Approval of first-time generic Lovenox is followed by lawsuit

August 17, 2010

No sooner did Sandoz begin shipping its generic version than Sanofi-Aventis, manufacturer of Lovenox, filed a federal lawsuit to reverse the FDA's approval of the generic.

Sandoz, the generics division of Novartis, is the first U.S. company to receive FDA approval to market a generic version of the leading hospital-based medication, Lovenox (enoxaparin sodium), the “gold standard” in anti-thrombotic treatment. No sooner did Sandoz begin shipping its generic version than Sanofi-Aventis, manufacturer of Lovenox, filed a federal lawsuit to reverse the FDA’s approval of the generic. Last year, Lovenox recorded $4.57 billion in sales for Sanofi-Aventis, according to IMS Health. Both the new generic and Lovenox are low-molecular-weight heparin anticoagulants that help prevent deep vein thrombosis.

Randy Vogenberg, PhD

“Generic enoxaparin has the potential to bring hundreds of millions of dollars of savings to the U.S. healthcare system and in turn, to payors and consumers,” Sandoz U.S. has stated.

In an effort to protect its widely used branded drug, Sanofi-Aventis is challenging the safety of the new generic version and questioning whether FDA failed to ensure that the product has the same active ingredients as Lovenox, a complex mixture of sugar molecules derived from pig intestines. The drugmaker also claims that FDA approved enoxaparin through an abbreviated new drug application (ANDA) rather than through a new drug application (NDA), as would be the case for a completely new drug. An ANDA application allows for interchangeability of a product without a head-to-head clinical trial being conducted.

“Sanofi-Aventis is concerned by potential implications for patient safety since the product approved today has not been subjected to extensive clinical trials to demonstrate its efficacy and safety as Sanofi-Aventis has done with its product,” said the company in a press release.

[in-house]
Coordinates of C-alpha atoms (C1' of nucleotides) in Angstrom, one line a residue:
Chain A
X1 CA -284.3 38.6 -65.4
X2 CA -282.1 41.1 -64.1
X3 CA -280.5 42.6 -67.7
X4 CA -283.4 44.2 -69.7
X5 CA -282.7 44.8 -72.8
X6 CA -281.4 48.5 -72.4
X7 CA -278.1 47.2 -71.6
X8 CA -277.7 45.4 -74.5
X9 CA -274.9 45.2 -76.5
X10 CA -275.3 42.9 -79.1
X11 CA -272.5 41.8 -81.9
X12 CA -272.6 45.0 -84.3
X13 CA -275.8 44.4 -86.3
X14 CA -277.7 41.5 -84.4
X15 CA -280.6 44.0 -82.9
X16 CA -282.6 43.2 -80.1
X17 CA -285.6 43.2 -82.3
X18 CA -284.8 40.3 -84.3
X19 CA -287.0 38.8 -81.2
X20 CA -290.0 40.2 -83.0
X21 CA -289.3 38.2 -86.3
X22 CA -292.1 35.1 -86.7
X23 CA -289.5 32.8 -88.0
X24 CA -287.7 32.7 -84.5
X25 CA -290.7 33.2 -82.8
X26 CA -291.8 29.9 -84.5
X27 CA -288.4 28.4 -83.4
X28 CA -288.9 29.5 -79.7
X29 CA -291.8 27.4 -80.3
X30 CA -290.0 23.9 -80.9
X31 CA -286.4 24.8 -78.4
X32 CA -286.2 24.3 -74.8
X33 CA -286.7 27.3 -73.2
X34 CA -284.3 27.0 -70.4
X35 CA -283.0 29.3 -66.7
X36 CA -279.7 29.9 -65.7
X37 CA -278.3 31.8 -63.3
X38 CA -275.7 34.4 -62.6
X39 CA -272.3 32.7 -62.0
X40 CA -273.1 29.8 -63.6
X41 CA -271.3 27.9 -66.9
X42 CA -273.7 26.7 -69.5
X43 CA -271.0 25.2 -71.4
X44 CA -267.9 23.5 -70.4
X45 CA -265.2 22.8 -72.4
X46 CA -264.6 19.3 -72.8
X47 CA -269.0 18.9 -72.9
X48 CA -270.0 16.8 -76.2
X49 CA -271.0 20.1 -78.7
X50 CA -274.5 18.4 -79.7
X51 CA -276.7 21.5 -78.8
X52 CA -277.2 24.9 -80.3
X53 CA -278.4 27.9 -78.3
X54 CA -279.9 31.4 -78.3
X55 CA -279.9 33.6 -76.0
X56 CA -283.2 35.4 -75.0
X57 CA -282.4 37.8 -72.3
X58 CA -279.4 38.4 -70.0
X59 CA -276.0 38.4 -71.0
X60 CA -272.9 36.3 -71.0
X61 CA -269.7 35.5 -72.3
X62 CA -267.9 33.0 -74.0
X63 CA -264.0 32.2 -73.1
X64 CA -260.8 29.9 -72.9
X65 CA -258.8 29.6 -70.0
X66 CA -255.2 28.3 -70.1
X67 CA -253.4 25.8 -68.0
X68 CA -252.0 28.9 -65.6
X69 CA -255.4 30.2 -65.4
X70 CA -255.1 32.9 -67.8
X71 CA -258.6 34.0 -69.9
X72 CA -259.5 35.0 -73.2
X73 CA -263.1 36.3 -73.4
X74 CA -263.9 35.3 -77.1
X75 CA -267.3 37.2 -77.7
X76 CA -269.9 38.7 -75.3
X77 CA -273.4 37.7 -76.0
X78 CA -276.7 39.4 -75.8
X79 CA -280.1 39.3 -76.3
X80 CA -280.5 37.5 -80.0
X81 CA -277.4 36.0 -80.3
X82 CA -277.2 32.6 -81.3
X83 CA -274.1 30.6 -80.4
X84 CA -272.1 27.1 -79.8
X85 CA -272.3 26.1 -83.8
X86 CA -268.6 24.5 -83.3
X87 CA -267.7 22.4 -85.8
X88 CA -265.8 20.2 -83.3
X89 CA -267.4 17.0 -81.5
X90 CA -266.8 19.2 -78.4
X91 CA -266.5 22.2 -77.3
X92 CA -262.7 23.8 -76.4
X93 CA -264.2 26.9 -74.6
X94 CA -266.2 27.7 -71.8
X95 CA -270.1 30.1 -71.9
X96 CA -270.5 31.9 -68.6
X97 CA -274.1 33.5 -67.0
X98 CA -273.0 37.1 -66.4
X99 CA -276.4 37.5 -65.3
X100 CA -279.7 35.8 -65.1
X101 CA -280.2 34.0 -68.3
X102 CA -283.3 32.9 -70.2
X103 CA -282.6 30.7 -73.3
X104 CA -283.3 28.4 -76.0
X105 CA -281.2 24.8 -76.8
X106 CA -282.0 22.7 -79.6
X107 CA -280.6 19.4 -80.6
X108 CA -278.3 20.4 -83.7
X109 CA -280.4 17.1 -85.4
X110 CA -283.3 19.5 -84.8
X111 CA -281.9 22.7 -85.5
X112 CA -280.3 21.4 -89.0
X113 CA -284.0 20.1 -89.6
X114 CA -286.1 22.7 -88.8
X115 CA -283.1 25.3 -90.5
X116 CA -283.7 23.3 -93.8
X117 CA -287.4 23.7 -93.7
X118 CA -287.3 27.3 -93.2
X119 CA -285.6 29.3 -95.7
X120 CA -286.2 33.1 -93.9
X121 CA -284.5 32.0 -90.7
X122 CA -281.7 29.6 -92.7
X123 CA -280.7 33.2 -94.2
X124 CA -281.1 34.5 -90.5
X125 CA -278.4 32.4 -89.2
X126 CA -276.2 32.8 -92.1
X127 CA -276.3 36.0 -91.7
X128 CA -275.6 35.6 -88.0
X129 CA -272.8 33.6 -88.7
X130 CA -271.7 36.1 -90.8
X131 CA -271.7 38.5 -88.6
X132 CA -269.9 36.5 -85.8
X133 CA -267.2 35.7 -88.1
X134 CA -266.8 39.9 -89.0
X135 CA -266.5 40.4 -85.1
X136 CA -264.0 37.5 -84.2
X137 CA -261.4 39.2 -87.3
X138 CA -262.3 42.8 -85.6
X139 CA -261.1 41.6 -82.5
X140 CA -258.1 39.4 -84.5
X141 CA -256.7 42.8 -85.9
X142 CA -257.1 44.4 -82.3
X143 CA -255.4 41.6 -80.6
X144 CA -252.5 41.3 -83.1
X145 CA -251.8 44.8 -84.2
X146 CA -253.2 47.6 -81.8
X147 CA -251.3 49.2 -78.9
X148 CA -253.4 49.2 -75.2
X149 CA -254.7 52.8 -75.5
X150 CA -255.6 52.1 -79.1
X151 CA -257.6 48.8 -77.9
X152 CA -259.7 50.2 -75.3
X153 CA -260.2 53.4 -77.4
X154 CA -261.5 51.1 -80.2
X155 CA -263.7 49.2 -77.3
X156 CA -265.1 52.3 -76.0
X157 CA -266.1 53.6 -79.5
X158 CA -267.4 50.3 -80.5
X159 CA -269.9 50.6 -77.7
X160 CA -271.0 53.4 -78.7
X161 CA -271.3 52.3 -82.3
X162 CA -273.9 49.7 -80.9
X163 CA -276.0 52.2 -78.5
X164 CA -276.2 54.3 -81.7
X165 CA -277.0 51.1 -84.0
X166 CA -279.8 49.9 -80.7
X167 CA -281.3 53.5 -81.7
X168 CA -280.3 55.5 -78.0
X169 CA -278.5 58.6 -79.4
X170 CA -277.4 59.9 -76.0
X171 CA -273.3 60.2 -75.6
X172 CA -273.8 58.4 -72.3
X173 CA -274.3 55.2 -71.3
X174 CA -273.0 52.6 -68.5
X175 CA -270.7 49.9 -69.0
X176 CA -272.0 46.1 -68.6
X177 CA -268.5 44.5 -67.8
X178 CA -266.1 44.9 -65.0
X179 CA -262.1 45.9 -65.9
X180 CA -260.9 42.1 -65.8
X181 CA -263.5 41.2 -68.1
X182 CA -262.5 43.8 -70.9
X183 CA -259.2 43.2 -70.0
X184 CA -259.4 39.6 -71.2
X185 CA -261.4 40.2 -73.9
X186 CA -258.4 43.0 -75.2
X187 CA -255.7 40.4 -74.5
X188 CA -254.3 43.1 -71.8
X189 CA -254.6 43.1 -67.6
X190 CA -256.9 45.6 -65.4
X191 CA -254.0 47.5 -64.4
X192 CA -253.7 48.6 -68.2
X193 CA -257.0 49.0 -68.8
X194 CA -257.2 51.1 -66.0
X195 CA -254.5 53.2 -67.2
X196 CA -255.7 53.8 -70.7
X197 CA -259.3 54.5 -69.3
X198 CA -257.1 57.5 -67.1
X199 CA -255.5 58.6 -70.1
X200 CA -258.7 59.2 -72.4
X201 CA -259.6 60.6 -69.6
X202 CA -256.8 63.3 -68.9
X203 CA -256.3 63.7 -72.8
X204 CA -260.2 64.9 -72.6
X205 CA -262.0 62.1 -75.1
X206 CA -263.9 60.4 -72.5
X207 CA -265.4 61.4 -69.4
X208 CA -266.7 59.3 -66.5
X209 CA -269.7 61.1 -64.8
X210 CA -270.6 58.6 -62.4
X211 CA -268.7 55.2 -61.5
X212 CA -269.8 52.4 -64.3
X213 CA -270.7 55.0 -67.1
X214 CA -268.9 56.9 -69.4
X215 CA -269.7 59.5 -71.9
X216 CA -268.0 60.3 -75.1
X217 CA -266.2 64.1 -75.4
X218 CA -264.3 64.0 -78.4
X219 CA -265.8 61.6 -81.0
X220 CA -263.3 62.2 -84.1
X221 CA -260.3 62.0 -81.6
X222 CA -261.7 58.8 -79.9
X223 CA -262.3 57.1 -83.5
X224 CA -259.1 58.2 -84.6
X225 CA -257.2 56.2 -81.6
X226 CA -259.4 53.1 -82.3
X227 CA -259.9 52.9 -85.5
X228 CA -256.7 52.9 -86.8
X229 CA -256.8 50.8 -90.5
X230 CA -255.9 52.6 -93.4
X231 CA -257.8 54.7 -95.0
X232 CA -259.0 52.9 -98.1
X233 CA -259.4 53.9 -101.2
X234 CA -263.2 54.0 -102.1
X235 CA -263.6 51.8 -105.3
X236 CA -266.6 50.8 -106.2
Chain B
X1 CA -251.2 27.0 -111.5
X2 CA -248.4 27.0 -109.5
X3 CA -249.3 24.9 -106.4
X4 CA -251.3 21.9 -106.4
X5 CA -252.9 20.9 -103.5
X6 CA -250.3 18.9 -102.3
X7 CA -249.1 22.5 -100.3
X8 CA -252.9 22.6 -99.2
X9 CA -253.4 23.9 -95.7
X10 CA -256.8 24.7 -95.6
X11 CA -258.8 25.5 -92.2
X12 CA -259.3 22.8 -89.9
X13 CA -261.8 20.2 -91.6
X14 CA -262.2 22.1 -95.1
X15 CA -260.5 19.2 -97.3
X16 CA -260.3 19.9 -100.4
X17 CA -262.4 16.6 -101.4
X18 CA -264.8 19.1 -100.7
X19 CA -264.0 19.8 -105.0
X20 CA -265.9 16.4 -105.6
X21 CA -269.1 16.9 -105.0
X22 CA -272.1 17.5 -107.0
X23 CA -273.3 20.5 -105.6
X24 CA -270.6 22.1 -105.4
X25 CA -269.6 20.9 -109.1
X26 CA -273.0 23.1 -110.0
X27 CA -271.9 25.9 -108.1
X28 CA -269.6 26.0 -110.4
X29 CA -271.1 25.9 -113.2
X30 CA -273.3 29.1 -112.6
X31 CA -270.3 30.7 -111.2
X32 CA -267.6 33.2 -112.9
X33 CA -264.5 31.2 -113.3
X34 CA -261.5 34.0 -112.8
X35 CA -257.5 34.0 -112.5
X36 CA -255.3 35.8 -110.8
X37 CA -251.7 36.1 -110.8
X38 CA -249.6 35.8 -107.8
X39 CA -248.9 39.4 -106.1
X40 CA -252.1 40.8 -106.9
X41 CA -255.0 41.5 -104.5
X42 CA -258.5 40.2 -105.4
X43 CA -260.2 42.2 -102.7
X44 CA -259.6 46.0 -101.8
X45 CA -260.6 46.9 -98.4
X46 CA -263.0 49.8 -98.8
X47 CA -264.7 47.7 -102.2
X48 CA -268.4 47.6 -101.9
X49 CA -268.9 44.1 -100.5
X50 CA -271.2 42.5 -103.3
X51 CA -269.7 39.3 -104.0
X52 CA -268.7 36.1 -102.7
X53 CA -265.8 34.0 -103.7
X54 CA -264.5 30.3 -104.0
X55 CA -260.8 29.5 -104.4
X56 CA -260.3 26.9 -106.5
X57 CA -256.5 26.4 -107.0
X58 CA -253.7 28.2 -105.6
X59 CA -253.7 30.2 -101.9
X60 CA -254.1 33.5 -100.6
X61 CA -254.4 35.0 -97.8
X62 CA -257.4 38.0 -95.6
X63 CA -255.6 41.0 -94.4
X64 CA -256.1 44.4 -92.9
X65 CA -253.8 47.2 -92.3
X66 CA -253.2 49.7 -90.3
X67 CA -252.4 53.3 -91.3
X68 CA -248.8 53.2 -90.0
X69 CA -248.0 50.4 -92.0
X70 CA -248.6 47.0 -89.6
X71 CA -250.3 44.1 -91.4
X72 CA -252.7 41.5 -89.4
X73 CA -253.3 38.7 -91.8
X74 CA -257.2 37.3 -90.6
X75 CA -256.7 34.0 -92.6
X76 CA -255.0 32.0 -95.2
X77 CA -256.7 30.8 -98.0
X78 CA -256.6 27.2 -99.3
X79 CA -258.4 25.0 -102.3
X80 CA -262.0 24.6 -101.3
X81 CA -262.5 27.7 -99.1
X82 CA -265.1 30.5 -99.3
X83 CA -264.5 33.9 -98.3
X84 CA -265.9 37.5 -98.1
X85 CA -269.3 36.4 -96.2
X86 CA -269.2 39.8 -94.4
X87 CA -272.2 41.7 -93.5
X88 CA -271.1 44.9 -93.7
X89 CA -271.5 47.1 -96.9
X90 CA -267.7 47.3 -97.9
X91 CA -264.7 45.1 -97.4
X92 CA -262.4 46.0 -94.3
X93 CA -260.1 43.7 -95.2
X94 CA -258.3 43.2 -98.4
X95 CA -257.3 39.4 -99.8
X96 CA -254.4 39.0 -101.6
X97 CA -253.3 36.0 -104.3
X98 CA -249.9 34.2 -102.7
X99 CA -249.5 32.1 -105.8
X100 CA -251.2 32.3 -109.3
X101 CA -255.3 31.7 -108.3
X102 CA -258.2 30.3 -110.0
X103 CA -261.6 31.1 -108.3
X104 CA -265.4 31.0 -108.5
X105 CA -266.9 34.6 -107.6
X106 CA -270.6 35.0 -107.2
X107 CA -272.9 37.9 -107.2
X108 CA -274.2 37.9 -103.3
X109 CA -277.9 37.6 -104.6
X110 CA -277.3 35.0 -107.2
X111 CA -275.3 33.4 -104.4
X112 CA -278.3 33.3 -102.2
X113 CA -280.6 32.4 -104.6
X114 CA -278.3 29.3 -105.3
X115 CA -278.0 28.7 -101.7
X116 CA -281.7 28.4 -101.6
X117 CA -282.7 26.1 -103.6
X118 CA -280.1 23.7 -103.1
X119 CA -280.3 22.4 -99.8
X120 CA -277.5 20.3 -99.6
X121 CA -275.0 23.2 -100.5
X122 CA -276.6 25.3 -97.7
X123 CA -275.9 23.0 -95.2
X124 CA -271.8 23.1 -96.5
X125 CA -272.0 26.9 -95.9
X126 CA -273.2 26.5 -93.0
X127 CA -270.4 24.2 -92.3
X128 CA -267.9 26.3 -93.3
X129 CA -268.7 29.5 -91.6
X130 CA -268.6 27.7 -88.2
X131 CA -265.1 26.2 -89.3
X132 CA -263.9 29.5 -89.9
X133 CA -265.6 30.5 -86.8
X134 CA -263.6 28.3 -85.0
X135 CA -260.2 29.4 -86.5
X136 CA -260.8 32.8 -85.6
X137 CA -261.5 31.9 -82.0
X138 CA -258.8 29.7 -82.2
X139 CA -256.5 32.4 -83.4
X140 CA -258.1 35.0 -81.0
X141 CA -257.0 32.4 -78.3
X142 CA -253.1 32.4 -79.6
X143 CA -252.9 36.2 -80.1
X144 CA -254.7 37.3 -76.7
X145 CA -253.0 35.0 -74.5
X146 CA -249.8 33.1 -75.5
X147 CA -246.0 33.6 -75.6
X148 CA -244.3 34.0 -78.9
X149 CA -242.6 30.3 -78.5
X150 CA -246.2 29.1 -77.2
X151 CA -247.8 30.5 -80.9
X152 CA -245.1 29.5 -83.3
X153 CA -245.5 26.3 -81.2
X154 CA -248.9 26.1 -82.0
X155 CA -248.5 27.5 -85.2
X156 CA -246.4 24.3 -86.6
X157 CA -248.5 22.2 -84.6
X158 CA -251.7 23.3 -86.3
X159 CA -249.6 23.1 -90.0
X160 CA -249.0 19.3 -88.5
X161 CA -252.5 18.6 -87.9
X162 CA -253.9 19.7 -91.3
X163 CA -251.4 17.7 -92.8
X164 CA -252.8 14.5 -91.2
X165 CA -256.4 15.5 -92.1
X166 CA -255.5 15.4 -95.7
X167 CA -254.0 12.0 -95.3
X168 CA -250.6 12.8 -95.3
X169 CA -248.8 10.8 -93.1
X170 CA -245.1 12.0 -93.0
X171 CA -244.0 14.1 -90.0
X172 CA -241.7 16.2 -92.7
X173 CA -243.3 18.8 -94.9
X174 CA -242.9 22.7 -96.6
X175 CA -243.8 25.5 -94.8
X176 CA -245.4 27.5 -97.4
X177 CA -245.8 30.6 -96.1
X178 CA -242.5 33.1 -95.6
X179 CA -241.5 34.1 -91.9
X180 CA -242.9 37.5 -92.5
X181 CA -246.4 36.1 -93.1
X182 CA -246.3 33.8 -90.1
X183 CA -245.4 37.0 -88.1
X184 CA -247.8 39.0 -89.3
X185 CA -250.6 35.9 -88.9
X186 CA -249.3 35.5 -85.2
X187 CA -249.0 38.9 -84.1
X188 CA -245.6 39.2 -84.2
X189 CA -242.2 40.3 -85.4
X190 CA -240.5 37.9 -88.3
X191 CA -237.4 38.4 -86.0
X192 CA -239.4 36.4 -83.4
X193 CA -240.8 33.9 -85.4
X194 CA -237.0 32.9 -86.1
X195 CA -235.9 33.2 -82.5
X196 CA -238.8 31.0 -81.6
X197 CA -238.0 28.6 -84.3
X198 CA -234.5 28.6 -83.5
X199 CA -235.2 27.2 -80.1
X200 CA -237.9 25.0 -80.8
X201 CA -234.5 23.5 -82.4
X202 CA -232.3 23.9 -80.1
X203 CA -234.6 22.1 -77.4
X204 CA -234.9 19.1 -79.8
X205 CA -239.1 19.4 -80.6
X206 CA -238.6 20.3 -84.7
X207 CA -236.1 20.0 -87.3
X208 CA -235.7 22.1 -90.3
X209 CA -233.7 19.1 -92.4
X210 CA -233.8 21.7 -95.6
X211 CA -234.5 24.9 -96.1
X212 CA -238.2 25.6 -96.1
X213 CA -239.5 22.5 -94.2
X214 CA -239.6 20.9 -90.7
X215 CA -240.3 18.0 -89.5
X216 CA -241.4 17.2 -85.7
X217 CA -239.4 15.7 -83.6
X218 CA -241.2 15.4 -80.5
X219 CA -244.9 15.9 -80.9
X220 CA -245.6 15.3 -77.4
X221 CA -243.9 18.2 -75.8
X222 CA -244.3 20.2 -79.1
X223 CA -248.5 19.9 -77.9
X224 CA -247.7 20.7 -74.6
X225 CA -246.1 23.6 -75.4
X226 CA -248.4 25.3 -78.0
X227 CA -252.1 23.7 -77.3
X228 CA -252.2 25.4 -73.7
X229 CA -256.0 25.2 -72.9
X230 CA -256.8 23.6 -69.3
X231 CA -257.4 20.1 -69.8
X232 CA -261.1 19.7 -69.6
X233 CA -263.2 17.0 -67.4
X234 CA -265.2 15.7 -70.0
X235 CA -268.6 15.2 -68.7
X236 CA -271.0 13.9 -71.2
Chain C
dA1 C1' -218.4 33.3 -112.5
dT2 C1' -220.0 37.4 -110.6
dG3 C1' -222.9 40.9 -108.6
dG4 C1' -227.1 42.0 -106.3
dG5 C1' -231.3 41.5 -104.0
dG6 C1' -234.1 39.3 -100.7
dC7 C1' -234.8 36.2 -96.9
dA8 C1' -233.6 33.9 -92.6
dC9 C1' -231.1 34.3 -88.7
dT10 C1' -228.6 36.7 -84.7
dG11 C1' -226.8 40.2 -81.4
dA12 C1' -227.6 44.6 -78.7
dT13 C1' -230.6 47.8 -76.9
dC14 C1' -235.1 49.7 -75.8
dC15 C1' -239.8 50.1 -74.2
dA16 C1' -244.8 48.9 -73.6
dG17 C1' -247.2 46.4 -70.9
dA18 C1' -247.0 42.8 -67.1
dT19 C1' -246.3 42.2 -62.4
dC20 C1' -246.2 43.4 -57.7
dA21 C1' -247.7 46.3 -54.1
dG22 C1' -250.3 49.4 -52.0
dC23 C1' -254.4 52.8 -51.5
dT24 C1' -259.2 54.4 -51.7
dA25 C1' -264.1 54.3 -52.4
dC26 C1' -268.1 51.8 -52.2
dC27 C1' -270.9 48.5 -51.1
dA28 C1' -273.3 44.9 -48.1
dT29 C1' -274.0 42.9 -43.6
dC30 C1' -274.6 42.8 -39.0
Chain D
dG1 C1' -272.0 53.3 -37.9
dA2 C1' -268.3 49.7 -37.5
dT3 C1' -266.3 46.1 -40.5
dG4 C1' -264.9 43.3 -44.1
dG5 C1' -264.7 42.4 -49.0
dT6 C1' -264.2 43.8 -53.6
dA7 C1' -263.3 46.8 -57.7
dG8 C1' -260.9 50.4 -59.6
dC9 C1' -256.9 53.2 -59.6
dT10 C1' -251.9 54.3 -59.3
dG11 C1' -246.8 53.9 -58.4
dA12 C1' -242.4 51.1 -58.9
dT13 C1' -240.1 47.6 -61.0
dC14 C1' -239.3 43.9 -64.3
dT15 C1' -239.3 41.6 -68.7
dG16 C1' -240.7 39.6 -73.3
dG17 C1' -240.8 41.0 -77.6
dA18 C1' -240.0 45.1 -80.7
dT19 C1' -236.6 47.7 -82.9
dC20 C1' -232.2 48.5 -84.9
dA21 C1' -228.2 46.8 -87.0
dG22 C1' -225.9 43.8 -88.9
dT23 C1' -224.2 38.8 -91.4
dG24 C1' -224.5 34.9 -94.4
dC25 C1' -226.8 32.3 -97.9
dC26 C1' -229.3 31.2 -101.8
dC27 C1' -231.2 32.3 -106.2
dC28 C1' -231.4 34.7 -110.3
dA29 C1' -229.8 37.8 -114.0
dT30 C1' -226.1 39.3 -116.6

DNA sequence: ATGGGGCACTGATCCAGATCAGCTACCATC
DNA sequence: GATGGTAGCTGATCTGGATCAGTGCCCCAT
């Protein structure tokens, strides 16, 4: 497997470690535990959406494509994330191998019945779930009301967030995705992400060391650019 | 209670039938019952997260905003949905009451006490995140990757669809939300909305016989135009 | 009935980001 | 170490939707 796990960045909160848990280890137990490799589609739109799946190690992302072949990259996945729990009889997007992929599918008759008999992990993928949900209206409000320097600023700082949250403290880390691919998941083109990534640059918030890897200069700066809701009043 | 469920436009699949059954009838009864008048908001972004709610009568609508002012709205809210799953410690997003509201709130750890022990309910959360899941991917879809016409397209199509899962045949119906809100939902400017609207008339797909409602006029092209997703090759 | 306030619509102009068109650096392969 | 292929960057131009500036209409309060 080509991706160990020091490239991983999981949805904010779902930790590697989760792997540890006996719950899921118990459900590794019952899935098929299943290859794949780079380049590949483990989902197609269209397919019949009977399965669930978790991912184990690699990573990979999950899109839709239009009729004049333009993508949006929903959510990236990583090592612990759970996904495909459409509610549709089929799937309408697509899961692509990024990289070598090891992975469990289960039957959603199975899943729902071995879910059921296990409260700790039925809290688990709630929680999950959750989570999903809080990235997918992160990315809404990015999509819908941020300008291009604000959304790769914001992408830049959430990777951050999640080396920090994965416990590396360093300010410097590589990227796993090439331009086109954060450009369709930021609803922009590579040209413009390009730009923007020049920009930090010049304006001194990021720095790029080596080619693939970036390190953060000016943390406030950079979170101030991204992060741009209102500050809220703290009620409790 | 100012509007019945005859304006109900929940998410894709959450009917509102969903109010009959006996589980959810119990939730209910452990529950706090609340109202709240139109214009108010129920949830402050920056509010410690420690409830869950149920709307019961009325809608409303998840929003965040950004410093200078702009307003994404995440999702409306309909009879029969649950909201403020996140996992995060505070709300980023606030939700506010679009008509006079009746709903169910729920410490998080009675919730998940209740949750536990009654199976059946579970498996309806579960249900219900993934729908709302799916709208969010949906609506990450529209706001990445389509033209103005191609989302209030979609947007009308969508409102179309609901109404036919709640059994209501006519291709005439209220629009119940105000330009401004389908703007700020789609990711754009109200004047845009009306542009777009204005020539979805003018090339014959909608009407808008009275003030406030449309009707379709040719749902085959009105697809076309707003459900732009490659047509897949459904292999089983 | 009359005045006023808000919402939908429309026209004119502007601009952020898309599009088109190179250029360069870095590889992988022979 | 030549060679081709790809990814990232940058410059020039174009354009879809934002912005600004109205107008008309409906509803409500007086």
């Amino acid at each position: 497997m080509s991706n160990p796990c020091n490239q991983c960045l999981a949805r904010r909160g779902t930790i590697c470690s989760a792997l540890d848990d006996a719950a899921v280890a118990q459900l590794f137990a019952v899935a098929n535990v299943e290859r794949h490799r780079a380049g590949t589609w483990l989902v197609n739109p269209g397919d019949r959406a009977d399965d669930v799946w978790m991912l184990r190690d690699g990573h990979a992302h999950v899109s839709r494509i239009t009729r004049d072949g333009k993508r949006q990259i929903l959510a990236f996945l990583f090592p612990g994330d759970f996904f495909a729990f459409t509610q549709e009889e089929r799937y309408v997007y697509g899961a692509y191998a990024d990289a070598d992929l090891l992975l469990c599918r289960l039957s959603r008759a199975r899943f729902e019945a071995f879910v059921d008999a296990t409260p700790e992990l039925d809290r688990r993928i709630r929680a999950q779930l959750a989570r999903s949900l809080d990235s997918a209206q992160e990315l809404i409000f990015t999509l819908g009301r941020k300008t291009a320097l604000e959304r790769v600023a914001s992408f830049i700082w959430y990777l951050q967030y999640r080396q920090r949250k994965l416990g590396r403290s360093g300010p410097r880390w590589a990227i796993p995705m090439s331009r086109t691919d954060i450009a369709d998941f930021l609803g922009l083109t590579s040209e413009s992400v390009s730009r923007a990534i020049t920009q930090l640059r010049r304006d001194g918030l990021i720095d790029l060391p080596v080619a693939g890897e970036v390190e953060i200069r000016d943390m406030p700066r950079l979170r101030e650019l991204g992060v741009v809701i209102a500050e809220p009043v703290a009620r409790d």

FDA had requested that Sandoz and Momenta Pharmaceuticals, a partner in the development of the generic product, conduct a robust clinical trial, one not so extensive as an NDA trial. Sandoz underwent a rigorous 5-year FDA approval process for enoxaparin and is confident in the FDA's actions, said the company.

In response to the lawsuit seeking a temporary restraining order, the U.S. District Court for the District of Columbia set a preliminary injunction hearing for Aug. 17, 2010, naming FDA Commissioner Margaret Hamburg and Health and Human Services Secretary Kathleen Sebelius as defendants. In the interim, the court has not restricted sales and shipment of the new generic.

In 2003, Sanofi-Aventis (then Aventis Pharmaceuticals) filed a citizen petition requesting that any generic version of Lovenox be equivalent to the blockbuster branded drug. It also requested proof that the manufacturing process be equivalent, or show equivalent efficacy and safety in clinical trials. FDA accepted the first condition but said it was unnecessary for a company with a generic product for Lovenox to demonstrate fulfillment of the other requests for equivalency.

Sanofi-Aventis anticipates that its core earnings will be flat or drop by 4% this year as a result of the approval of generic enoxaparin. The company had estimated an increase of 2% to 5% for 2010.

Further complicating matters, Teva Pharmaceutical Industries Inc., which is concerned that FDA will approve a generic version of its multiple sclerosis drug, Copaxone, is seeking approval for a generic Lovenox.

Test case for biosimilars?

With debate continuing over whether Lovenox is considered a “true” biological drug, the approval of the new generic may not be a suitable test case for future FDA approvals of biosimilars. The new Patient Protection and Affordable Care Act provides for an approval pathway for biosimilars.

“[Lovenox’s] approval has a harbinger of strategy contained in it that indicates the new healthcare reform legislation, which created the opportunity for an abbreviated biologics license application, may be a moot point,” said Randy Vogenberg, PhD, principal at the Institute for Integrated Healthcare in Sharon, Mass.

“From an employer or other payer perspective, cost savings for biologic products of any complexity will remain elusive, owing to realities of the marketplace and manufacturer production economics,” he added.

Vogenberg said that estimates of “savings” for U.S. biosimilars from all pathways will be in the range already seen in other countries - from 15% to 20% on average. “At $2,500 per month, savings of any amount is of value but hardly the perceived savings trumpeted during the health reform debate,” he said.